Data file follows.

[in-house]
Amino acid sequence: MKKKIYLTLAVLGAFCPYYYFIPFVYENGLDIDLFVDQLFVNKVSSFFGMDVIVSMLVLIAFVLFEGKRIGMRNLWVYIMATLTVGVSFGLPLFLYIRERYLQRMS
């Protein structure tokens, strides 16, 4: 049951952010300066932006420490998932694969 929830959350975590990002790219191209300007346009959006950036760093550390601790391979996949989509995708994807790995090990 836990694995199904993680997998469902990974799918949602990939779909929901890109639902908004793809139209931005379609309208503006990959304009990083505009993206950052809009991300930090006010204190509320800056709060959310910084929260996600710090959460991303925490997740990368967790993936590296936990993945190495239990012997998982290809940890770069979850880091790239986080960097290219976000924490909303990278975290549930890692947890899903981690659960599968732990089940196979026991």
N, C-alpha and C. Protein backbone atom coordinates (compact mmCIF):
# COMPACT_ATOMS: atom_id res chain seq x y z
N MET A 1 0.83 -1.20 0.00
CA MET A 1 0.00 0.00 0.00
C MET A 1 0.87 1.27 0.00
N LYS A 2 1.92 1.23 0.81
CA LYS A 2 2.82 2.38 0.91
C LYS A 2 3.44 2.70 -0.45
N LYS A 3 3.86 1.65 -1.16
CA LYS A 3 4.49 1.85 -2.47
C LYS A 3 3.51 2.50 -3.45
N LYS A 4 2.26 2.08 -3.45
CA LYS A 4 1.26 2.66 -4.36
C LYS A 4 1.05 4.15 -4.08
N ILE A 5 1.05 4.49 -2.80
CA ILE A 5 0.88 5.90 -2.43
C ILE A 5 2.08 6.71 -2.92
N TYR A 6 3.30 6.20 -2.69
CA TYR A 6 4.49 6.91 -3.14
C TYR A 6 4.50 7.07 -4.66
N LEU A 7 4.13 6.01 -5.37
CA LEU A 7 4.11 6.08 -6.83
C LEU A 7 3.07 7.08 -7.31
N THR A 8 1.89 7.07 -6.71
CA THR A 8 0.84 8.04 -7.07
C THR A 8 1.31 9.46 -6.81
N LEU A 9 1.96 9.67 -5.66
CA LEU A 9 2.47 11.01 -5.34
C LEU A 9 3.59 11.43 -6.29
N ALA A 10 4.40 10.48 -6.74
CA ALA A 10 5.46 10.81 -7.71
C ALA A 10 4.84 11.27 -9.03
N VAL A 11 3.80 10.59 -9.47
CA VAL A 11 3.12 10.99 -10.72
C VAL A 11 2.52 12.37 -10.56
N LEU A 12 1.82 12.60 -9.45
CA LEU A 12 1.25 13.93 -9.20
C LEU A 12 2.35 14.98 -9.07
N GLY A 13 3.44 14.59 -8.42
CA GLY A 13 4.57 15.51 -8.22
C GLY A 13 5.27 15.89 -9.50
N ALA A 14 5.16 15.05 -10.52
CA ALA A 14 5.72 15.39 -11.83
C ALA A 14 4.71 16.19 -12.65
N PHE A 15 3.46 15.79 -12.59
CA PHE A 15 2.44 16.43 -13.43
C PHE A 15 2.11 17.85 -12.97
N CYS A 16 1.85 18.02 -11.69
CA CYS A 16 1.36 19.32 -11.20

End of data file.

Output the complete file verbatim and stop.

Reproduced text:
[in-house]
Amino acid sequence: MKKKIYLTLAVLGAFCPYYYFIPFVYENGLDIDLFVDQLFVNKVSSFFGMDVIVSMLVLIAFVLFEGKRIGMRNLWVYIMATLTVGVSFGLPLFLYIRERYLQRMS
């Protein structure tokens, strides 16, 4: 049951952010300066932006420490998932694969 929830959350975590990002790219191209300007346009959006950036760093550390601790391979996949989509995708994807790995090990 836990694995199904993680997998469902990974799918949602990939779909929901890109639902908004793809139209931005379609309208503006990959304009990083505009993206950052809009991300930090006010204190509320800056709060959310910084929260996600710090959460991303925490997740990368967790993936590296936990993945190495239990012997998982290809940890770069979850880091790239986080960097290219976000924490909303990278975290549930890692947890899903981690659960599968732990089940196979026991």
N, C-alpha and C. Protein backbone atom coordinates (compact mmCIF):
# COMPACT_ATOMS: atom_id res chain seq x y z
N MET A 1 0.83 -1.20 0.00
CA MET A 1 0.00 0.00 0.00
C MET A 1 0.87 1.27 0.00
N LYS A 2 1.92 1.23 0.81
CA LYS A 2 2.82 2.38 0.91
C LYS A 2 3.44 2.70 -0.45
N LYS A 3 3.86 1.65 -1.16
CA LYS A 3 4.49 1.85 -2.47
C LYS A 3 3.51 2.50 -3.45
N LYS A 4 2.26 2.08 -3.45
CA LYS A 4 1.26 2.66 -4.36
C LYS A 4 1.05 4.15 -4.08
N ILE A 5 1.05 4.49 -2.80
CA ILE A 5 0.88 5.90 -2.43
C ILE A 5 2.08 6.71 -2.92
N TYR A 6 3.30 6.20 -2.69
CA TYR A 6 4.49 6.91 -3.14
C TYR A 6 4.50 7.07 -4.66
N LEU A 7 4.13 6.01 -5.37
CA LEU A 7 4.11 6.08 -6.83
C LEU A 7 3.07 7.08 -7.31
N THR A 8 1.89 7.07 -6.71
CA THR A 8 0.84 8.04 -7.07
C THR A 8 1.31 9.46 -6.81
N LEU A 9 1.96 9.67 -5.66
CA LEU A 9 2.47 11.01 -5.34
C LEU A 9 3.59 11.43 -6.29
N ALA A 10 4.40 10.48 -6.74
CA ALA A 10 5.46 10.81 -7.71
C ALA A 10 4.84 11.27 -9.03
N VAL A 11 3.80 10.59 -9.47
CA VAL A 11 3.12 10.99 -10.72
C VAL A 11 2.52 12.37 -10.56
N LEU A 12 1.82 12.60 -9.45
CA LEU A 12 1.25 13.93 -9.20
C LEU A 12 2.35 14.98 -9.07
N GLY A 13 3.44 14.59 -8.42
CA GLY A 13 4.57 15.51 -8.22
C GLY A 13 5.27 15.89 -9.50
N ALA A 14 5.16 15.05 -10.52
CA ALA A 14 5.72 15.39 -11.83
C ALA A 14 4.71 16.19 -12.65
N PHE A 15 3.46 15.79 -12.59
CA PHE A 15 2.44 16.43 -13.43
C PHE A 15 2.11 17.85 -12.97
N CYS A 16 1.85 18.02 -11.69
CA CYS A 16 1.36 19.32 -11.20